Patients are dying in hospital corridors during the ongoing winter crisis because the NHS is so underfunded and short-staffed that it cannot cope, senior doctors have warned Theresa May.
A&E units are under such intense strain that patients are at “intolerable” risk of being harmed by receiving poor care, specialists in emergency medicine from 68 hospitals have told the prime minister in a letter of unprecedented alarm.
In recent weeks some hospitals have become so overloaded that they have been looking after as many as 120 patients a day in corridors, with “some dying prematurely” as a result, the letter says.
The doctors, consultants who work in or run A&E units in England and Wales, have written to May to highlight “the very serious concerns we have for the safety of our patients. This current level of safety compromise is at times intolerable, despite the best efforts of staff.”
Conditions in many A&E units are so appalling that they could kill patients, claim the signatories, who work at both major teaching hospitals and smaller district general hospitals. They include Frimley #health trust in Surrey, which May visited last week in an attempt to reassure the public that the NHS was coping well this winter.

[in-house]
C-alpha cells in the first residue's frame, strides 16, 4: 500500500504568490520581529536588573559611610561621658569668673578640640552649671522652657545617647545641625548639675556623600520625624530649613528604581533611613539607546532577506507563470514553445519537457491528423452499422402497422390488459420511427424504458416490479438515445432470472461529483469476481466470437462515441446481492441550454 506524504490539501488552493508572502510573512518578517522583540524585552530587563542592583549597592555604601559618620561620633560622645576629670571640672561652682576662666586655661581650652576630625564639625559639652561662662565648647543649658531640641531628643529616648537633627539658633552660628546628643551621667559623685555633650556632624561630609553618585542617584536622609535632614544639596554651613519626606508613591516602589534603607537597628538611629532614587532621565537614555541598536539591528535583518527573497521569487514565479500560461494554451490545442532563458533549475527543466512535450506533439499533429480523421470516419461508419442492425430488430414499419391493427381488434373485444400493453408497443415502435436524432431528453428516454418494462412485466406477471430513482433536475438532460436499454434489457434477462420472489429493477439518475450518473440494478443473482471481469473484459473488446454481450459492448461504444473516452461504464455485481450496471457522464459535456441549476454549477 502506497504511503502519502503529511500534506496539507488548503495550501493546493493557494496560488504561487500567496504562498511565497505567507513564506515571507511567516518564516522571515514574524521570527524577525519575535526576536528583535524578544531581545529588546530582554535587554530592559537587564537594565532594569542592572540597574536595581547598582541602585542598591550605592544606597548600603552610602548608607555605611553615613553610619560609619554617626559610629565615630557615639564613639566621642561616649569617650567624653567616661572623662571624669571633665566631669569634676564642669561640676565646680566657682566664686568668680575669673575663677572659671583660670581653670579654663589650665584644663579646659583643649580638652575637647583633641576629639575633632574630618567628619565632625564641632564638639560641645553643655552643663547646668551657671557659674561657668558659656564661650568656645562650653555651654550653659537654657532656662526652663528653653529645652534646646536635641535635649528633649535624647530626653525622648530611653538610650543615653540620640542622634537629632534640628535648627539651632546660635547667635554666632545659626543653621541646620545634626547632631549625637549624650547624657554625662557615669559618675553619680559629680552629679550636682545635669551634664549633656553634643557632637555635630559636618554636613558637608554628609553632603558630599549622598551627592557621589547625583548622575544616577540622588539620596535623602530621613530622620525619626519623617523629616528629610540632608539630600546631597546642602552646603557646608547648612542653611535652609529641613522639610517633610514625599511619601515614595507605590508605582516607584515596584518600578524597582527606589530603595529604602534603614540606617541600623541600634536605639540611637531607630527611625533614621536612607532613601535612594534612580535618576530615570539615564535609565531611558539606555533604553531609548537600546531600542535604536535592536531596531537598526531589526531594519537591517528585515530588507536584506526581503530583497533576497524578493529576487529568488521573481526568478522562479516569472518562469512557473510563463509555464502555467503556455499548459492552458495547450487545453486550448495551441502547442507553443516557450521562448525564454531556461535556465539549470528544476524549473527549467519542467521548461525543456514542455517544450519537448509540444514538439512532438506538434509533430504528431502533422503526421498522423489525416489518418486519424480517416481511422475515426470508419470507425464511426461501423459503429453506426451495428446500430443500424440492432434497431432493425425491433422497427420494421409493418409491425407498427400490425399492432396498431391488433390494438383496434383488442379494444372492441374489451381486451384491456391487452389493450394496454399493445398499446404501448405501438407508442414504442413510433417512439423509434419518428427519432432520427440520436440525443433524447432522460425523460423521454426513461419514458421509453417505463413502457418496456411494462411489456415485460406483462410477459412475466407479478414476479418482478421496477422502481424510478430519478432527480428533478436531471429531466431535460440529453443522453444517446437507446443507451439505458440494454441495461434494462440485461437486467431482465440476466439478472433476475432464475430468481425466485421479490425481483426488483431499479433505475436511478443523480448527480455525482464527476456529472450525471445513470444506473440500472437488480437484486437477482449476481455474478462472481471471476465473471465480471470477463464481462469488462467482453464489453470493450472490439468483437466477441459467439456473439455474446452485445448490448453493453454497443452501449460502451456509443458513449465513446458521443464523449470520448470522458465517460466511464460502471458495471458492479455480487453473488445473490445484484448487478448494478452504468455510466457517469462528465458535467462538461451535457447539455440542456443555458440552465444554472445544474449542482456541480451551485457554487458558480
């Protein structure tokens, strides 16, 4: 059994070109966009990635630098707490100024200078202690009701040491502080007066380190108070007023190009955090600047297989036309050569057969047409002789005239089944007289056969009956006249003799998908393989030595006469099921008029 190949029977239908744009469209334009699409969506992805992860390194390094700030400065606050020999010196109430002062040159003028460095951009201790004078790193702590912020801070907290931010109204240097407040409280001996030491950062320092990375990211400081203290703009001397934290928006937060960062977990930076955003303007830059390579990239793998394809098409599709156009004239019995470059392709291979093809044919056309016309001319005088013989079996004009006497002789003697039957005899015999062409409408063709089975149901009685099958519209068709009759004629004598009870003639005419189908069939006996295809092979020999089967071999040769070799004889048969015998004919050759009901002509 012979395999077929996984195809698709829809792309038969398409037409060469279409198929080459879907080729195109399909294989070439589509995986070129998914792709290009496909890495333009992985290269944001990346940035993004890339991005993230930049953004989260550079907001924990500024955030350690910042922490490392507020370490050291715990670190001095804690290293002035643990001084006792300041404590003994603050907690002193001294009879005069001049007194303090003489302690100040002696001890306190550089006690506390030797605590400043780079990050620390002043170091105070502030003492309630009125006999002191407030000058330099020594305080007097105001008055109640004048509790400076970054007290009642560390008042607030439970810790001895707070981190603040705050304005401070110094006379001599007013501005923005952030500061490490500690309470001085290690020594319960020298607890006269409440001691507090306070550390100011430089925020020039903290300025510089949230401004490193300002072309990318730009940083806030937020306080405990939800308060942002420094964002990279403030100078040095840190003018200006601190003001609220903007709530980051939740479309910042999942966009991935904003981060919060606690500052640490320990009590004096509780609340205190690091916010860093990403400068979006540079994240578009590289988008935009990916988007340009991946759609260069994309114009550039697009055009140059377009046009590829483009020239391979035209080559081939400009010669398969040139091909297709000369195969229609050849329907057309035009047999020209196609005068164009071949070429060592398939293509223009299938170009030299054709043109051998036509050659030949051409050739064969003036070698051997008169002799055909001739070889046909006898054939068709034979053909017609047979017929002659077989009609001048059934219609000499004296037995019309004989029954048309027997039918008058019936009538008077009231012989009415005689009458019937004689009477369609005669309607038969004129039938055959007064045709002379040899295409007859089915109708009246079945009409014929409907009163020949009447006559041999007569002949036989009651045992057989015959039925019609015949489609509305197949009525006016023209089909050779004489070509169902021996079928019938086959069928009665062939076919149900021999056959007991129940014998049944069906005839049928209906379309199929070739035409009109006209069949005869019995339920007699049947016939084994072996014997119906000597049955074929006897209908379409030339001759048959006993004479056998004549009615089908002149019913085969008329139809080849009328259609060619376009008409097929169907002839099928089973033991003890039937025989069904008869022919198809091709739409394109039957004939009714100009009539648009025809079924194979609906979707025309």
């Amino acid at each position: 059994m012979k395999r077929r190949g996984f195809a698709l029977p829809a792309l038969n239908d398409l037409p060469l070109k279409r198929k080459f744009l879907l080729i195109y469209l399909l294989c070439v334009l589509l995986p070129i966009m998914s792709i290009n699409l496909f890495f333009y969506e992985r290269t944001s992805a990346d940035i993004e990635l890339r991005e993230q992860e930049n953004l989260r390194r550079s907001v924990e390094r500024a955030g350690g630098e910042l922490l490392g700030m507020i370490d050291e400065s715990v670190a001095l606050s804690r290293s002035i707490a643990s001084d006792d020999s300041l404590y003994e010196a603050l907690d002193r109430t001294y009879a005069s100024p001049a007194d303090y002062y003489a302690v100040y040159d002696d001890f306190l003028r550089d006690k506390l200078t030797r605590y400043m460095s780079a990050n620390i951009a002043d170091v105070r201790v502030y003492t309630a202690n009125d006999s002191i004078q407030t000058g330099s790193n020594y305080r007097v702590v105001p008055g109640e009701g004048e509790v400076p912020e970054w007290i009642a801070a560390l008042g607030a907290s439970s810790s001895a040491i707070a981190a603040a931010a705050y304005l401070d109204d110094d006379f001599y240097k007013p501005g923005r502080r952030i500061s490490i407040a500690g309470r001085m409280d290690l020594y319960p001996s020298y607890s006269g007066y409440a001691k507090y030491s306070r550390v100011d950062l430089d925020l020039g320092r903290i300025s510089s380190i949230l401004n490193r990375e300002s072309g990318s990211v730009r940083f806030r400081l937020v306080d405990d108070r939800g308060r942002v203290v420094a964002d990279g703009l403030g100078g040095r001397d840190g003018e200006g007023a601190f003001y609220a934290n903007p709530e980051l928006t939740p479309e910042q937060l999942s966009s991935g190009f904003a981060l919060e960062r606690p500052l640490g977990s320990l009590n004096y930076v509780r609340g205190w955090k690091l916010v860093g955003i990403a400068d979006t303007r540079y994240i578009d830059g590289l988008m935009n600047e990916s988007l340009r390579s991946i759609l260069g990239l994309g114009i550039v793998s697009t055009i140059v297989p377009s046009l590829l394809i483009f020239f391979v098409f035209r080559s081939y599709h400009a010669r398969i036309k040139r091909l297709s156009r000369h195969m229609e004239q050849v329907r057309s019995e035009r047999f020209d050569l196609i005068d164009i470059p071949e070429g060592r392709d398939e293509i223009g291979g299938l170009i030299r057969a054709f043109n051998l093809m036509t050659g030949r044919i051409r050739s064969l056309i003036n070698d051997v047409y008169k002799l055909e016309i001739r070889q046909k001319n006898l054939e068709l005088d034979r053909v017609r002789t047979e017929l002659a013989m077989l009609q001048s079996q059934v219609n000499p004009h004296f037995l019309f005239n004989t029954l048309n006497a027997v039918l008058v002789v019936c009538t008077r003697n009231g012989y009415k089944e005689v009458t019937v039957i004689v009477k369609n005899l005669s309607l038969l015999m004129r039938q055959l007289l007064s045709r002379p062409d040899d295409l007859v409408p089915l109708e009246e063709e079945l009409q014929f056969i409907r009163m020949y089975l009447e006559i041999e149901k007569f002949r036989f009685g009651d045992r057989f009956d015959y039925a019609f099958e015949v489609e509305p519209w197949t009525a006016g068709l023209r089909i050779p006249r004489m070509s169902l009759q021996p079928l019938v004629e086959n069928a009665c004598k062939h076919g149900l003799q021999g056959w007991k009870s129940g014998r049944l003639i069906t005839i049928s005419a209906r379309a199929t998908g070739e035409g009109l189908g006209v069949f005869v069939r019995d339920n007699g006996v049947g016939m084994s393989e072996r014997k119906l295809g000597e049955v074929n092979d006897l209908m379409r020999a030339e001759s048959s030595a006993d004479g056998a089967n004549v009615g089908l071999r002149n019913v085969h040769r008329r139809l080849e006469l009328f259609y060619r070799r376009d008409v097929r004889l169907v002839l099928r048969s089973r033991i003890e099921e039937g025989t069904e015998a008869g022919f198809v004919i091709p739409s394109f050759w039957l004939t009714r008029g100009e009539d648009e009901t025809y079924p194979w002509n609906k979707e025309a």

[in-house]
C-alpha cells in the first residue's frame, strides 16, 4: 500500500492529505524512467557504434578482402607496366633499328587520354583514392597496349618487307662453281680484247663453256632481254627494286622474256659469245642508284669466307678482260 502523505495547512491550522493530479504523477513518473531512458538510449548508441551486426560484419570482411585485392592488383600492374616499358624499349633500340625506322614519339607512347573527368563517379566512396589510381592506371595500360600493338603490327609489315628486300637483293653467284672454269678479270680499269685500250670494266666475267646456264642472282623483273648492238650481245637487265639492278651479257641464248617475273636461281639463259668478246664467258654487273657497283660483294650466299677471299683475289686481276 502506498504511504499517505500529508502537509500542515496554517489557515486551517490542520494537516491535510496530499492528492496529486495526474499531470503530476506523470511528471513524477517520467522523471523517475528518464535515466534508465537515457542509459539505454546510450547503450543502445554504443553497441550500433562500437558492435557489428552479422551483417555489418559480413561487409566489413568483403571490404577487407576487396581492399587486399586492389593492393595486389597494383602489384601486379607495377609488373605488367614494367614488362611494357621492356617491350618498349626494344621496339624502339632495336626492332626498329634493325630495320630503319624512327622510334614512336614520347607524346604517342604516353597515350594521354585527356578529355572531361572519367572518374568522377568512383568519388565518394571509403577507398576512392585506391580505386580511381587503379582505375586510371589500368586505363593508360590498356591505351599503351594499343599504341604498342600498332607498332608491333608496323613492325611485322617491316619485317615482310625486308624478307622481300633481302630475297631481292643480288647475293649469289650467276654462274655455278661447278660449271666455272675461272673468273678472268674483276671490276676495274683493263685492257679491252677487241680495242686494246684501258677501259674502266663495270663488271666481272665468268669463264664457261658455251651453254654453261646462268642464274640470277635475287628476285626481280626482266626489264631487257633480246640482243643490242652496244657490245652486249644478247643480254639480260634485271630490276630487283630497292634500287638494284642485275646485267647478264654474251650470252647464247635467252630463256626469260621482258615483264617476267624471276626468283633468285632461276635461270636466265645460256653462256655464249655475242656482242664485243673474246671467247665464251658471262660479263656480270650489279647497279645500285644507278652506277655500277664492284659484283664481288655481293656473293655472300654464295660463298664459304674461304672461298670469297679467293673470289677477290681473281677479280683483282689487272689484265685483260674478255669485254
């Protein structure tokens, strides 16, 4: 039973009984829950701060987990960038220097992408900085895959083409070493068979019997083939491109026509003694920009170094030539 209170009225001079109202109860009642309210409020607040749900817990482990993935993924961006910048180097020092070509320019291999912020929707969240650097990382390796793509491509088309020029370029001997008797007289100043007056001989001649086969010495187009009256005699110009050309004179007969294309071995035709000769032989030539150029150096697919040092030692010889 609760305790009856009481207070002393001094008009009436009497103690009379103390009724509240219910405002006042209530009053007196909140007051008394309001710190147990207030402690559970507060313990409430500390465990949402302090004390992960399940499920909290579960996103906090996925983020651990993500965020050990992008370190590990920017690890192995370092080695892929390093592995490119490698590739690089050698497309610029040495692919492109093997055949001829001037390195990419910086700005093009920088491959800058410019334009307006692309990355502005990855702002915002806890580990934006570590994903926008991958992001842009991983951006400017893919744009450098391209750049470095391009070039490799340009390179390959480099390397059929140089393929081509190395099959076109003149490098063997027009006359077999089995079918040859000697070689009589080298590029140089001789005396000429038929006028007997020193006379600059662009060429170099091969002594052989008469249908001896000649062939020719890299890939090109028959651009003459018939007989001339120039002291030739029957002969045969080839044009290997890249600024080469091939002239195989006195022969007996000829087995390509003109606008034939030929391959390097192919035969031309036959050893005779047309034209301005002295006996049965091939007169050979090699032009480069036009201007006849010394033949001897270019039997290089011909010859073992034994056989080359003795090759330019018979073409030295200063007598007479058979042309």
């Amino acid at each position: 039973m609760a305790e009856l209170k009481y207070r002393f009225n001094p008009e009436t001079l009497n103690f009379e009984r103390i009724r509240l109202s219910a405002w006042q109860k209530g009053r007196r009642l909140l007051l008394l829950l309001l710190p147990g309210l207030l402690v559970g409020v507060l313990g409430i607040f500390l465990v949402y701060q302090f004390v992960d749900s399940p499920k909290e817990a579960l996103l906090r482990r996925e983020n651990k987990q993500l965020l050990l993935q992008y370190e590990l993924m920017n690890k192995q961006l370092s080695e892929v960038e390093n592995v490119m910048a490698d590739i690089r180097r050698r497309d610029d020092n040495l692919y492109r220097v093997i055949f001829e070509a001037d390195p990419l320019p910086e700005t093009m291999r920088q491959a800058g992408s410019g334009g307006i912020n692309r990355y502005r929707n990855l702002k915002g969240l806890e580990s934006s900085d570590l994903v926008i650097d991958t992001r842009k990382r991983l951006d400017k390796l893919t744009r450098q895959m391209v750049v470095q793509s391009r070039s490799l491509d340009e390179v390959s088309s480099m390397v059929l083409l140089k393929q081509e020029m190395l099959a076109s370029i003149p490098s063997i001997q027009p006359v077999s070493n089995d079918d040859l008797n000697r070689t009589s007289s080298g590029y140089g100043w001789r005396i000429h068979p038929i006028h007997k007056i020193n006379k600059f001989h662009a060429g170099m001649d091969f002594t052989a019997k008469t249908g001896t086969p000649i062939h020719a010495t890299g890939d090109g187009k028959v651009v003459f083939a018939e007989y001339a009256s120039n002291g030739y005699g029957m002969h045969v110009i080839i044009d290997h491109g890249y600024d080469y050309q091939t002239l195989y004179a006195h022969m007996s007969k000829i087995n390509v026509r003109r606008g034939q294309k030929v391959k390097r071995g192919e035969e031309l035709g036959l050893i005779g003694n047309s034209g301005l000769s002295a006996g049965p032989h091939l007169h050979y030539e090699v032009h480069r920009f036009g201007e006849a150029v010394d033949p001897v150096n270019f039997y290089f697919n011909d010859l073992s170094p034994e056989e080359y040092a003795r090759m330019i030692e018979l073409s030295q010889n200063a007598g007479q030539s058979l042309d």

“As you will know a number of scientific publications have shown that crowded emergency departments are dangerous for patients. The longer that the patients stay in [the] emergency department after their treatment has been completed, the greater is their morbidity and associated morbidity,” they write.
Their intervention came as new NHS figures showed that the percentage of patients being treated within four hours at hospital-based A&E units in England fell last month to its lowest-ever level – 77.3%. The performance of all types of settings offering A&E-type care taken together, including walk-in centres and urgent care centres, was better but still the joint worst ever at 85.1% – far below the politically important target of 95%.